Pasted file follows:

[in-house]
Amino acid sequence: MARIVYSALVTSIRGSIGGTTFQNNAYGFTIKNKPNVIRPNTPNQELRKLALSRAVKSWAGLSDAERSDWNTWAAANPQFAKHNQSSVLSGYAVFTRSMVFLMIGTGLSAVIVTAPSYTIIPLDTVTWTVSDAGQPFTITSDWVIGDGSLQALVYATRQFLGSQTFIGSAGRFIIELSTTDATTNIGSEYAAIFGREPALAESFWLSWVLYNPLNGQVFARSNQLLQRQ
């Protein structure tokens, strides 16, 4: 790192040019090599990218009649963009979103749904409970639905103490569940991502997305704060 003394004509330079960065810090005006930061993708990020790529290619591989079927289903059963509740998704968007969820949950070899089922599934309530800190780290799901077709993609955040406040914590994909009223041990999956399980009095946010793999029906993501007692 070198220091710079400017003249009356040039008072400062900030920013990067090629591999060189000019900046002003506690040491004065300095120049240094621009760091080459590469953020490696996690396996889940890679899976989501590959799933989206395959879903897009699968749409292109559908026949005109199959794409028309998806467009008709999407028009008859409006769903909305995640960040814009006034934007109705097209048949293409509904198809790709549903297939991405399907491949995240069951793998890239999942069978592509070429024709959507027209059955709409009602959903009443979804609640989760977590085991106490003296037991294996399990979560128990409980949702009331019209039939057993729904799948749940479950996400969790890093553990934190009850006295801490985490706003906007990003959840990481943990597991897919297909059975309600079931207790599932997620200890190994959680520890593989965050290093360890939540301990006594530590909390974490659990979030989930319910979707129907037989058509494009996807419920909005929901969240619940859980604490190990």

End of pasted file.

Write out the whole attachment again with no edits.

[in-house]
Amino acid sequence: MARIVYSALVTSIRGSIGGTTFQNNAYGFTIKNKPNVIRPNTPNQELRKLALSRAVKSWAGLSDAERSDWNTWAAANPQFAKHNQSSVLSGYAVFTRSMVFLMIGTGLSAVIVTAPSYTIIPLDTVTWTVSDAGQPFTITSDWVIGDGSLQALVYATRQFLGSQTFIGSAGRFIIELSTTDATTNIGSEYAAIFGREPALAESFWLSWVLYNPLNGQVFARSNQLLQRQ
């Protein structure tokens, strides 16, 4: 790192040019090599990218009649963009979103749904409970639905103490569940991502997305704060 003394004509330079960065810090005006930061993708990020790529290619591989079927289903059963509740998704968007969820949950070899089922599934309530800190780290799901077709993609955040406040914590994909009223041990999956399980009095946010793999029906993501007692 070198220091710079400017003249009356040039008072400062900030920013990067090629591999060189000019900046002003506690040491004065300095120049240094621009760091080459590469953020490696996690396996889940890679899976989501590959799933989206395959879903897009699968749409292109559908026949005109199959794409028309998806467009008709999407028009008859409006769903909305995640960040814009006034934007109705097209048949293409509904198809790709549903297939991405399907491949995240069951793998890239999942069978592509070429024709959507027209059955709409009602959903009443979804609640989760977590085991106490003296037991294996399990979560128990409980949702009331019209039939057993729904799948749940479950996400969790890093553990934190009850006295801490985490706003906007990003959840990481943990597991897919297909059975309600079931207790599932997620200890190994959680520890593989965050290093360890939540301990006594530590909390974490659990979030989930319910979707129907037989058509494009996807419920909005929901969240619940859980604490190990």